Irregular heartbeat linked to mental and physical decline

Study finds significant association between atrial fibrillation and functional decline and need for long-term care.

February 29, 2012 07:21
1 minute read.
A CORONARY artery narrowed by blockage

Coronary Artery 311. (photo credit: Creative Commons)


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McMaster University researchers have found a strong association between atrial fibrillation (AF) – an irregular heartbeat – and an increased risk of dementia.

While it’s known AF raises the risk of dementia among stroke survivors, the new study found this link is evident in individuals with AF who have not yet suffered a stroke.

The research, conducted by the Population Health Research Institute (PHRI) at McMaster University, appears in the current issue of the Canadian Medical Association Journal (CMAJ).

The authors of the study say it provides prospective evidence that atrial fibrillation increases the risk of cognitive decline and dementia, independent of clinically overt stroke and baseline cognitive function. They also saw a significant association between atrial fibrillation and functional decline (loss of independence with activities of daily living) and the need for long-term care.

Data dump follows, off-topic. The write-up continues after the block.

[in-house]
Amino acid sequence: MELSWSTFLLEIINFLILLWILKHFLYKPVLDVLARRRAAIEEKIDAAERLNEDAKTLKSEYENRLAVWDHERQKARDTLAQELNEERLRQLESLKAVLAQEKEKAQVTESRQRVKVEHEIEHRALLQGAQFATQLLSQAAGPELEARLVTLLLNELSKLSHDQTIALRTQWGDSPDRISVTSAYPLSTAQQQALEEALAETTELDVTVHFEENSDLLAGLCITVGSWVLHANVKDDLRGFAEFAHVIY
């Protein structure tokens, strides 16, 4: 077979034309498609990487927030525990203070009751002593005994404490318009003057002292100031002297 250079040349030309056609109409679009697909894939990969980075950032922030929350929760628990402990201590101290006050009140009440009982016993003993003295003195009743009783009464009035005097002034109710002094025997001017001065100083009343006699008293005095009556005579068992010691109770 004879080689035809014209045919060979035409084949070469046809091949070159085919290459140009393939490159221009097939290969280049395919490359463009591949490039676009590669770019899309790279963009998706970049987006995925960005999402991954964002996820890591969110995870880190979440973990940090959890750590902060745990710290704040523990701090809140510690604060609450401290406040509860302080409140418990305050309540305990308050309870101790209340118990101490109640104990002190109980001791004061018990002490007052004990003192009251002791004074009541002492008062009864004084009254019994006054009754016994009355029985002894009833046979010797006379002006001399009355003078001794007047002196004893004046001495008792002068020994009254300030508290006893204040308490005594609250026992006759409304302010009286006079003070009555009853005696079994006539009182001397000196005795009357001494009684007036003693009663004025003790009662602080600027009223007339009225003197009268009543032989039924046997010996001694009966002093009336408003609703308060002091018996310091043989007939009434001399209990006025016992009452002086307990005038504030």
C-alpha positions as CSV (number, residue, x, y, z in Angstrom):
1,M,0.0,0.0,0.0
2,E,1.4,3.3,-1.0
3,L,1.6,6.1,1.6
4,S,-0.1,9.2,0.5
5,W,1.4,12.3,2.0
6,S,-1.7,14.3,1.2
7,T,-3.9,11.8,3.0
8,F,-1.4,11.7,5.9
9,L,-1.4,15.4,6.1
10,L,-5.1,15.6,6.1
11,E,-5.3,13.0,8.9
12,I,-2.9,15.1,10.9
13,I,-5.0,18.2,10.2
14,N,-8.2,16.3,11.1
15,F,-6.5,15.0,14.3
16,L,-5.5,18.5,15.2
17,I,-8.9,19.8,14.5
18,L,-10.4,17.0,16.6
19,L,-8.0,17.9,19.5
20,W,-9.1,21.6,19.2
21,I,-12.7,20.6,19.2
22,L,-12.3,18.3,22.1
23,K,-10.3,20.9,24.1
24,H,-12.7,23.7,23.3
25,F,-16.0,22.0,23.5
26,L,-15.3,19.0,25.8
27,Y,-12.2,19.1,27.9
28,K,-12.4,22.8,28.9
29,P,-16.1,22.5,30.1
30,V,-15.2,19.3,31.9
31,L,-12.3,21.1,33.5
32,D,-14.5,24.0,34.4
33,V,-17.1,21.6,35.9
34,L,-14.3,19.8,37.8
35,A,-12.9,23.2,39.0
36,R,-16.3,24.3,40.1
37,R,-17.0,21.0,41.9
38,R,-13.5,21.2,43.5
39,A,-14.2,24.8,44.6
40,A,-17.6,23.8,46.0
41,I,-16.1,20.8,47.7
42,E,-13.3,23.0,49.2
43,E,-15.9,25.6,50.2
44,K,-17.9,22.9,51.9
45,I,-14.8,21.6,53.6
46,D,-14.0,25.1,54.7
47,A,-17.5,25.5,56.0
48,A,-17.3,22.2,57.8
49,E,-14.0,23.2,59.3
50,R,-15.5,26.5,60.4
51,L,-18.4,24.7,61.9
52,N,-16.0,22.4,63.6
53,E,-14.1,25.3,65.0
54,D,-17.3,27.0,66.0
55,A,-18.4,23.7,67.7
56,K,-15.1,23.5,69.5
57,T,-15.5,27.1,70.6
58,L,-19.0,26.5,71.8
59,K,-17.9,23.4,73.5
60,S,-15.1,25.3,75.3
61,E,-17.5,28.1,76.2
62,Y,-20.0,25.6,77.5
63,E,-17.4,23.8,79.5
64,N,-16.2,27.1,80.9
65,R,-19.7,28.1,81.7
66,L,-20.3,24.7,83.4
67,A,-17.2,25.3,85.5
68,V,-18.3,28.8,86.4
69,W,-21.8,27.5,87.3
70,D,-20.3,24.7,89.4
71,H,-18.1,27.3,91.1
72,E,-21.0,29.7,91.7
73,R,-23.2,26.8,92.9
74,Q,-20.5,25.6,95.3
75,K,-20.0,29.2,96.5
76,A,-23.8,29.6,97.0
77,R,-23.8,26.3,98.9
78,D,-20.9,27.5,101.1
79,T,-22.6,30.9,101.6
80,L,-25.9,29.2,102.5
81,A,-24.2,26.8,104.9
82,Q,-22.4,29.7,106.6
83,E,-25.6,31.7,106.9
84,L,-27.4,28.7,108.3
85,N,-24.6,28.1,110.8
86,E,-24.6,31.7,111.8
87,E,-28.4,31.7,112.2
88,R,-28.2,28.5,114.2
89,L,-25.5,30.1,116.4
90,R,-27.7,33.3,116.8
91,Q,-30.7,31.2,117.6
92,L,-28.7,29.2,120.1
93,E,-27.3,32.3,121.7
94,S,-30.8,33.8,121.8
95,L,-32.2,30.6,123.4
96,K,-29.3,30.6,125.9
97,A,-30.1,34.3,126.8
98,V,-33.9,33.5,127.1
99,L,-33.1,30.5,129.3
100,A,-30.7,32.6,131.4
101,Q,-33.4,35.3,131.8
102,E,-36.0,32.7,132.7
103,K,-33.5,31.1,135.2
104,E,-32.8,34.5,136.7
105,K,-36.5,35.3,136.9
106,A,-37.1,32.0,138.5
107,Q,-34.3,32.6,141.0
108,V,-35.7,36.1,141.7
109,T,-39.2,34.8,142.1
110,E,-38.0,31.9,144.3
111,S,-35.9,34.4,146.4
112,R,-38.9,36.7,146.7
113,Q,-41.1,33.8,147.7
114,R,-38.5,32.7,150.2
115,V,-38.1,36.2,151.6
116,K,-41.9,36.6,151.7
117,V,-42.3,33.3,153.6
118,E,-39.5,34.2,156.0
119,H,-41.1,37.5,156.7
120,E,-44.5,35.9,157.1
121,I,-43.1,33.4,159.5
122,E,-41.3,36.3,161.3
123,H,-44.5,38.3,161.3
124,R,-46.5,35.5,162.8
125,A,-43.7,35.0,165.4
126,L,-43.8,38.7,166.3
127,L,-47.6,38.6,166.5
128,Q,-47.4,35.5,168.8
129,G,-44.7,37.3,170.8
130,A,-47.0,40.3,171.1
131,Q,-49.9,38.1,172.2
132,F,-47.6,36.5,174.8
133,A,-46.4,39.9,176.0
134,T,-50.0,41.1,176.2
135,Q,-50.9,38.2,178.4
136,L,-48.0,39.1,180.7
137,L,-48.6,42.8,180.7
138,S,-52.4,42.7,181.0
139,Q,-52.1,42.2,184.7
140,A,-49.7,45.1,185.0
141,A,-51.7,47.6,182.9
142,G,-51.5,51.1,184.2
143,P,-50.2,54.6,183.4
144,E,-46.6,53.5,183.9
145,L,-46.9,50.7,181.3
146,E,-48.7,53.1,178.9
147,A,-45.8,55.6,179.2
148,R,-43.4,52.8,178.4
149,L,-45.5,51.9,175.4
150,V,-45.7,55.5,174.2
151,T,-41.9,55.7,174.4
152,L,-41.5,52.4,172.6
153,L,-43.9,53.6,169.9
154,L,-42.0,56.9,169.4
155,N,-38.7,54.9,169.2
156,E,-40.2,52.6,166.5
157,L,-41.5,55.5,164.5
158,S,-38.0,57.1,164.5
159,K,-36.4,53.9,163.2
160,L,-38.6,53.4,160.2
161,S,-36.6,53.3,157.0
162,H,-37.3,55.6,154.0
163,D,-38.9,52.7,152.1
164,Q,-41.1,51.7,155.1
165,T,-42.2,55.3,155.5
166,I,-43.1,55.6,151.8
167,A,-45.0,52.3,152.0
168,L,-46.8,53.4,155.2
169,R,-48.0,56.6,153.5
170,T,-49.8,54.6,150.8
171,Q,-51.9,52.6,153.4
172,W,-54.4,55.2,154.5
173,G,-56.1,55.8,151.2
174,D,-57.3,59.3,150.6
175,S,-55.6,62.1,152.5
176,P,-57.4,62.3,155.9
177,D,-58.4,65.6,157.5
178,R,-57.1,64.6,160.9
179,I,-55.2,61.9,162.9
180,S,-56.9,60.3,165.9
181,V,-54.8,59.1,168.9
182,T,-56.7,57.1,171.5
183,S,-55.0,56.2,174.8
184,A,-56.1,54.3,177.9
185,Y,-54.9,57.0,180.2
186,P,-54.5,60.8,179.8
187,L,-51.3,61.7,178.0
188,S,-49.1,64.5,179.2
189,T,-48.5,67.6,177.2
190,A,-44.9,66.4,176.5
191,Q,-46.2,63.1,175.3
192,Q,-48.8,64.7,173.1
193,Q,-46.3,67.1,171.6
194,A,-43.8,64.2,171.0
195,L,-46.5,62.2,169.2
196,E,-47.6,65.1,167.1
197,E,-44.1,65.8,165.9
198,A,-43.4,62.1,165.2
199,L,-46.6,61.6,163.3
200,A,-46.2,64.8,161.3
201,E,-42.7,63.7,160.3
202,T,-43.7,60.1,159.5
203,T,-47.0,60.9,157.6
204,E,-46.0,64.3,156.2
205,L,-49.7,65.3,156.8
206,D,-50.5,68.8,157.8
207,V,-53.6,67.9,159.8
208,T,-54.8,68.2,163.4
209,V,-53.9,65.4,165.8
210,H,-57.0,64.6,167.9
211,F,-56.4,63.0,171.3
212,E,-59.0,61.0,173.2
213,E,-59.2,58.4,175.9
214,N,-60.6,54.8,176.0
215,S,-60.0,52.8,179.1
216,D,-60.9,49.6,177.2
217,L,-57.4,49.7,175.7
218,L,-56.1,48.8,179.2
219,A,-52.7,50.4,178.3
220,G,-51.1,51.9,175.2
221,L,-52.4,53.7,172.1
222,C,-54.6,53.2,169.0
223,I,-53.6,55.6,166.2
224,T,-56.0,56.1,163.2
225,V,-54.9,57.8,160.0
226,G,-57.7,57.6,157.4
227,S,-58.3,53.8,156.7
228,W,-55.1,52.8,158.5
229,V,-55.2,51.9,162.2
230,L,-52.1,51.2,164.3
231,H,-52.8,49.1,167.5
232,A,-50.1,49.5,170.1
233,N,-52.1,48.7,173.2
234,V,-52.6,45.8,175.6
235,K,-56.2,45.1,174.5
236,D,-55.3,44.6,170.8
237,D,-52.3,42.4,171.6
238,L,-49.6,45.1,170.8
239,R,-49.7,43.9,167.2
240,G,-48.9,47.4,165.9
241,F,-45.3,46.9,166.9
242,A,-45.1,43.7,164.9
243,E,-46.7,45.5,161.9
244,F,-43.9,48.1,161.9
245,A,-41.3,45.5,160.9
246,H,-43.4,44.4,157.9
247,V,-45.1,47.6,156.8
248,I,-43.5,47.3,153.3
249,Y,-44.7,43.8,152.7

Atrial fibrillation affects approximately 350,000 Canadians, according to the Heart and Stroke Foundation of Canada.

In their study, McMaster researchers sought to understand if there was an association between irregular heartbeat and the loss of mental and physical functions in people at risk of cardiovascular disease.

They looked at data from two randomized controlled trials, the ONTARGET and TRANSCEND trials which involved 31,546 patients from 733 centers in 40 countries. Participants were 55 years of age and older with cardiovascular disease or diabetes, and some organ damage from their disease.

The researchers assessed cognitive function at the outset, after two years and at a patient’s second last appointment. To gauge attention, ability to calculate, recall, name, repetition, read and comprehension, they used the mini-mental state examination (MMSE) which determined decline, onset of dementia or functional decline.

“The composite outcome of a decline in MMSE score by three or more points, dementia, admission to long-term care facility and loss of independence in performing activities of daily living occurred in 26 per cent of patients without atrial fibrillation and in 34 per cent of patients with atrial fibrillation,” said Dr. Koon Teo, professor of medicine in the Michael G. DeGroote School of Medicine at McMaster University and PHRI associate director.

The researchers conclude their findings highlight the need to include cognitive and functional measures in clinical trials of patients with atrial fibrillation.

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